Game (and more generally, software) developers are optimistic people. The act of creating anything requires a certain degree of optimism, as you start from a blank file and lay down code. The reality of coding is to take pure concept and commit it to a working system. This never goes as smoothly as planned. In most cases, only by attempting the work do you find out the initial selected approach is not the correct one. I’ve seen many experienced and inexperienced developers get caught on a “light” estimate for how long something is going to take. Often the time quoted is simply development time and does not take into account the extra required time for debugging, performance tuning, documentation and proper testing. The first major step to taking proper estimating is to agree on what needs to be accomplished. We often called this “writing the spec”. I’ve personally erred on both sides of the specification equation, providing too tight of a specification which doesn’t allow the developer to leverage his/her experience and the other side, which is almost a blank ticket to write anything. The best method I’ve run across is using a “user story” format which details who the user is and what the planned user experience should be. This method communicates the target without laying our too many hard requirements. In most cases, even a junior developer (with a little technical oversight) can meet the requirements as laid and and have room for creativity.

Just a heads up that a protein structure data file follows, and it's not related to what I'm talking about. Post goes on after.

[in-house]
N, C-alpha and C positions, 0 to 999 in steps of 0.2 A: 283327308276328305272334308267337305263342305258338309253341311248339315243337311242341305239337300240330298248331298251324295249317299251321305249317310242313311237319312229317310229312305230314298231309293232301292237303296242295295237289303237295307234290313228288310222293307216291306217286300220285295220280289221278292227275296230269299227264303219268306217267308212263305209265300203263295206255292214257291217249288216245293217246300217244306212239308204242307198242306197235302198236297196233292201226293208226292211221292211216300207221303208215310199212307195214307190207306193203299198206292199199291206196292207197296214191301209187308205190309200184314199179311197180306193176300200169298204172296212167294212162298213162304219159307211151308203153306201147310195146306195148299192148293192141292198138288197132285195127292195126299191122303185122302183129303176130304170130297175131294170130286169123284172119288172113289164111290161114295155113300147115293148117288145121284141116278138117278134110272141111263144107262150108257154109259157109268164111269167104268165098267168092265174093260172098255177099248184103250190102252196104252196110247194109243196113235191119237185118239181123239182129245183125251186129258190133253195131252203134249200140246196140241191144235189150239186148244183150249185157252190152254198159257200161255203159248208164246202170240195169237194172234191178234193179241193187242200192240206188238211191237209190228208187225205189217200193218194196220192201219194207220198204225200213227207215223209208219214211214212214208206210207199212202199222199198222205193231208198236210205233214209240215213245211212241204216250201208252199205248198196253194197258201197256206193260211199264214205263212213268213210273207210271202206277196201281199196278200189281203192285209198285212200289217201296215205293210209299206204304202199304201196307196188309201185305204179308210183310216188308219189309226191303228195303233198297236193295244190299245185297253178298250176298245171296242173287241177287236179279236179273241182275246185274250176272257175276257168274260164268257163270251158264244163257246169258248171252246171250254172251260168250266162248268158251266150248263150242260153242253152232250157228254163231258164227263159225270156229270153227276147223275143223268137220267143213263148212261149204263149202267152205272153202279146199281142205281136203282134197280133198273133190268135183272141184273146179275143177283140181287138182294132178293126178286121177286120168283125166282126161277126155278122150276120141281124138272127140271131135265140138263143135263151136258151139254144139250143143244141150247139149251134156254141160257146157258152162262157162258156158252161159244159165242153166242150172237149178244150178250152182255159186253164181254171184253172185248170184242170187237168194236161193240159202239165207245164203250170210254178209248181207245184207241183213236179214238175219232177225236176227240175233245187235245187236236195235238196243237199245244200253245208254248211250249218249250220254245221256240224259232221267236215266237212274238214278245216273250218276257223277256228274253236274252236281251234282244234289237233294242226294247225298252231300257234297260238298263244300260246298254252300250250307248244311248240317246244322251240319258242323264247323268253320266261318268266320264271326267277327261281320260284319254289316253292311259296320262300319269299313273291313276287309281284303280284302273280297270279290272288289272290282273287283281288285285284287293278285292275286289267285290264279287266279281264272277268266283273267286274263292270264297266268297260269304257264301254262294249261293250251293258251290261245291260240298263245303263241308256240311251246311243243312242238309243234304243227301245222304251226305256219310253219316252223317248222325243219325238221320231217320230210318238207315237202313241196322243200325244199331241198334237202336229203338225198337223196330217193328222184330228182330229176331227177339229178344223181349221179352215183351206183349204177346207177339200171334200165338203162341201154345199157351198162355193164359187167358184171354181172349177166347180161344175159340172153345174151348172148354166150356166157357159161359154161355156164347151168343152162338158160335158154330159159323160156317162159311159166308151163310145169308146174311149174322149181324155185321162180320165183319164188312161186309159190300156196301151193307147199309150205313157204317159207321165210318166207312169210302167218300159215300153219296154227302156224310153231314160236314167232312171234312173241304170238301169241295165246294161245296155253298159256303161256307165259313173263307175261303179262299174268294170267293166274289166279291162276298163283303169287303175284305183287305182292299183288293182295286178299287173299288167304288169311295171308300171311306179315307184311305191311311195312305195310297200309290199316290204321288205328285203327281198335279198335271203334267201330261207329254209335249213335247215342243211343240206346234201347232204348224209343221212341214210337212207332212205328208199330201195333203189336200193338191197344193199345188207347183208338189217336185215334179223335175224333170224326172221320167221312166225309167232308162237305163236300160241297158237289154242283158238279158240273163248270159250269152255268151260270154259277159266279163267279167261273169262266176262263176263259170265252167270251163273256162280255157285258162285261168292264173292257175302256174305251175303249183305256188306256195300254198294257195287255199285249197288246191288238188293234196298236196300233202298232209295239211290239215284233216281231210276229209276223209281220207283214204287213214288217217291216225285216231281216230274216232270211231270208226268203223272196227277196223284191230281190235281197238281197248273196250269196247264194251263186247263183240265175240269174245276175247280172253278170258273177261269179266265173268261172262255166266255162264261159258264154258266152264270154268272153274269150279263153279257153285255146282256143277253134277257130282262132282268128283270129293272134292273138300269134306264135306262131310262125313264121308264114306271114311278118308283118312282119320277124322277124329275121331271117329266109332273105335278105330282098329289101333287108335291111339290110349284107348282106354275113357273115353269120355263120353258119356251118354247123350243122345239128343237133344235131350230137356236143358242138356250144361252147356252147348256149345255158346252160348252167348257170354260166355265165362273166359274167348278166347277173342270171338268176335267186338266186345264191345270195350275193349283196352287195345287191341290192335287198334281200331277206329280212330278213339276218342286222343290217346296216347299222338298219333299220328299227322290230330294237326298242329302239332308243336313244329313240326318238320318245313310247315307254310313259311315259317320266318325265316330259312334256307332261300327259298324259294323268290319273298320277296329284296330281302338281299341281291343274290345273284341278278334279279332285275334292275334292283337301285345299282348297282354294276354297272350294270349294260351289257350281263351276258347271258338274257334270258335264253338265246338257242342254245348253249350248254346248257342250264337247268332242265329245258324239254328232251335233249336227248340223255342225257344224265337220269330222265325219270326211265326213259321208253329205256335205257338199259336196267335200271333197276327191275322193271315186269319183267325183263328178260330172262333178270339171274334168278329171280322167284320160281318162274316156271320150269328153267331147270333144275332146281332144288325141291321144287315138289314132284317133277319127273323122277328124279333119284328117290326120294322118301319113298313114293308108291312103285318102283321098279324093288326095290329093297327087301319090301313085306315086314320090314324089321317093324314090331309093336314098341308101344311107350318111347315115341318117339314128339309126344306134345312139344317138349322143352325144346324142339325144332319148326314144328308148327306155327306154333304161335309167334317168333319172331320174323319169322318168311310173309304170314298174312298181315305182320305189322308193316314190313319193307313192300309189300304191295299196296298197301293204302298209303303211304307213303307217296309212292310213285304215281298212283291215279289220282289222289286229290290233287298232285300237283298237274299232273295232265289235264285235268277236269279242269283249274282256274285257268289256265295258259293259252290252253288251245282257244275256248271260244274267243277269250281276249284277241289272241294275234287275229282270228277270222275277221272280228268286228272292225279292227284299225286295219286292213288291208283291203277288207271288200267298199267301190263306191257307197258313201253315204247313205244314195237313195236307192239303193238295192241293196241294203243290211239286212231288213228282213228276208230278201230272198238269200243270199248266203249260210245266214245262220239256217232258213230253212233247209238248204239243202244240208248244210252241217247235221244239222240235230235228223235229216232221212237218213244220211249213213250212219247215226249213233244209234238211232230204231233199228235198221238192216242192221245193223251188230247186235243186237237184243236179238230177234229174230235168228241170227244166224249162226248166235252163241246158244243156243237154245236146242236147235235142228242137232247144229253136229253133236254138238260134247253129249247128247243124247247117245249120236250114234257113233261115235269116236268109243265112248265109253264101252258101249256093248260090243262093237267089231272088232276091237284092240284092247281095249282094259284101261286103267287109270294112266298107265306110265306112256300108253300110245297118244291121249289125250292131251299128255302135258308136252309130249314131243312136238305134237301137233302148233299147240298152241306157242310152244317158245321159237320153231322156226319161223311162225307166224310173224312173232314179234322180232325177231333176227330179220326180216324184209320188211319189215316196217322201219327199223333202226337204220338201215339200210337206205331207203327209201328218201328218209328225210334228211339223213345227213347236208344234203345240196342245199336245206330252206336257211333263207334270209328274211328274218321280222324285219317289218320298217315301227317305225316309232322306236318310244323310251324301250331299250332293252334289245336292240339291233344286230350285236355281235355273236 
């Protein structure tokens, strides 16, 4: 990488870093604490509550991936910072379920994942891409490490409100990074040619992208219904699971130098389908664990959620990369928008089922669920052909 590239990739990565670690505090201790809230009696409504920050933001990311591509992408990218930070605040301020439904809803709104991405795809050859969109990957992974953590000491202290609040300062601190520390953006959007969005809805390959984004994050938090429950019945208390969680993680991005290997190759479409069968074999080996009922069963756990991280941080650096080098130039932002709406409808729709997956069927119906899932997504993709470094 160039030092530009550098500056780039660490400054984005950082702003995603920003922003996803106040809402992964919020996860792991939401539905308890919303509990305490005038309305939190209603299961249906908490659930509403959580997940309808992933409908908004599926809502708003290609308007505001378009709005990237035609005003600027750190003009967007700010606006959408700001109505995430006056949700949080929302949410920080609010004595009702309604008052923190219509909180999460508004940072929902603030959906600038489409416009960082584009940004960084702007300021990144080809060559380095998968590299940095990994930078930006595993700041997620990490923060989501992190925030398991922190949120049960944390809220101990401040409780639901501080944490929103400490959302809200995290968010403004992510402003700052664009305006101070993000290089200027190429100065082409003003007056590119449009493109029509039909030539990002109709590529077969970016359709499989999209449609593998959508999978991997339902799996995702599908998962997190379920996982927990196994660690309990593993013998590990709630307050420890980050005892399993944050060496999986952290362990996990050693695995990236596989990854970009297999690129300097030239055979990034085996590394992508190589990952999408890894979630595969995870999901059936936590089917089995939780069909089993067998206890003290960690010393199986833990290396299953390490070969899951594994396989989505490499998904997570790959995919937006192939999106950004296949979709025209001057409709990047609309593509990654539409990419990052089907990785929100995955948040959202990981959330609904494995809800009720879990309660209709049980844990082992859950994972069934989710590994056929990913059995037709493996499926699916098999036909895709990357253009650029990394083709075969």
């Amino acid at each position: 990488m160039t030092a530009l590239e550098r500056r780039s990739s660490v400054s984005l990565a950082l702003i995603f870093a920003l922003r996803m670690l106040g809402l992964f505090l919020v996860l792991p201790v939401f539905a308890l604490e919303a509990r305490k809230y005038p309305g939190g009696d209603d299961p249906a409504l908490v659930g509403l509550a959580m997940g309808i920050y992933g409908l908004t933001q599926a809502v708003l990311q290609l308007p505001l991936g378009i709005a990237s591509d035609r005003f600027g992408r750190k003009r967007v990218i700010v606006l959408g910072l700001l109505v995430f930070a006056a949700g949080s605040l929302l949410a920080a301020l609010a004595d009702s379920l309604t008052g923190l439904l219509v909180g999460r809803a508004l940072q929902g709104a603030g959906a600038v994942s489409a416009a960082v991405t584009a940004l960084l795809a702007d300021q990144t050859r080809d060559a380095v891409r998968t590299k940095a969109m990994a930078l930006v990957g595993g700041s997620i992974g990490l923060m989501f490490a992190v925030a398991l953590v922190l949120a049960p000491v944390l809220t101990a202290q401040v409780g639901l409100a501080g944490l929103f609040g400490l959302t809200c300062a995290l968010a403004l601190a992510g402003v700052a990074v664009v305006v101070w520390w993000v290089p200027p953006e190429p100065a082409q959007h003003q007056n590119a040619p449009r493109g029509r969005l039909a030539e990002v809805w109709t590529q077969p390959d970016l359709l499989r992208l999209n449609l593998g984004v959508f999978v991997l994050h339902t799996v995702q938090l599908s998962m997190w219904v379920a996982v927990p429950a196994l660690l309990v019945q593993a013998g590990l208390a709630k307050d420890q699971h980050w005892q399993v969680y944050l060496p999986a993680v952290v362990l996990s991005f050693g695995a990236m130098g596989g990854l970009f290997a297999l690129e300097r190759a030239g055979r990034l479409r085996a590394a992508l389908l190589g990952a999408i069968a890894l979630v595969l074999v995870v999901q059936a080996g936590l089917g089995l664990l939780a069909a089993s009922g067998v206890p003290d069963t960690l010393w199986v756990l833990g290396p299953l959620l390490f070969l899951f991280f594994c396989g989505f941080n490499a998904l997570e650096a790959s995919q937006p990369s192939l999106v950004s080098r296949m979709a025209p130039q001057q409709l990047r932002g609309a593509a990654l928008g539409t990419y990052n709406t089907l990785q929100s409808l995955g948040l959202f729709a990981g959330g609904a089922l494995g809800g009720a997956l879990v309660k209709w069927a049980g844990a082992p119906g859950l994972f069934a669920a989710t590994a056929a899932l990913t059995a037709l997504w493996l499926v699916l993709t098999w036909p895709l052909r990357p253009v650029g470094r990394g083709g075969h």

A proper “User Story” needs to do a few things:
1) Describe the user
2) Describe the desired outcome
3) Detail any “hard” requirements
4) Outline the expected effort
So here’s my example:
As a mainstream game player I can select a character on the screen by clicking on that character.
When selected the the character should:
- indicate selection by displaying a coloured circle beneath the character.
- indicate selection by displaying a highlight box around the character portrait.
- execute all input commands until de-selected
This should be a basic selection system based off the existing UI system.
The system must be able to integrate with the existing party system.
Any required input code should be maintained within the Input class.
The code should compile and execute under all specified target operating systems without errors or warnings.
This system is expected for delivery in two weeks time, including testing, documentation and initial performance tuning.
The above example is very arbitrary, but I have yet to find two people who write them up the same. What I feel is important:
- Be specific on desired outcomes
- Give detail when it helps solve the problems
- Be specific on hard requirements.
- Ensure there is a timeline clearly associated with the work.
- If the work is taking over a month, break it down into smaller deliverables.
The best work I’ve done in this area has been when I understand well what I’m trying to describe and I use a few descriptive lines to convey the desired user experience. You will need to adapt your user stories to fit your personal writing style, but always try to keep your eye on the end user experience.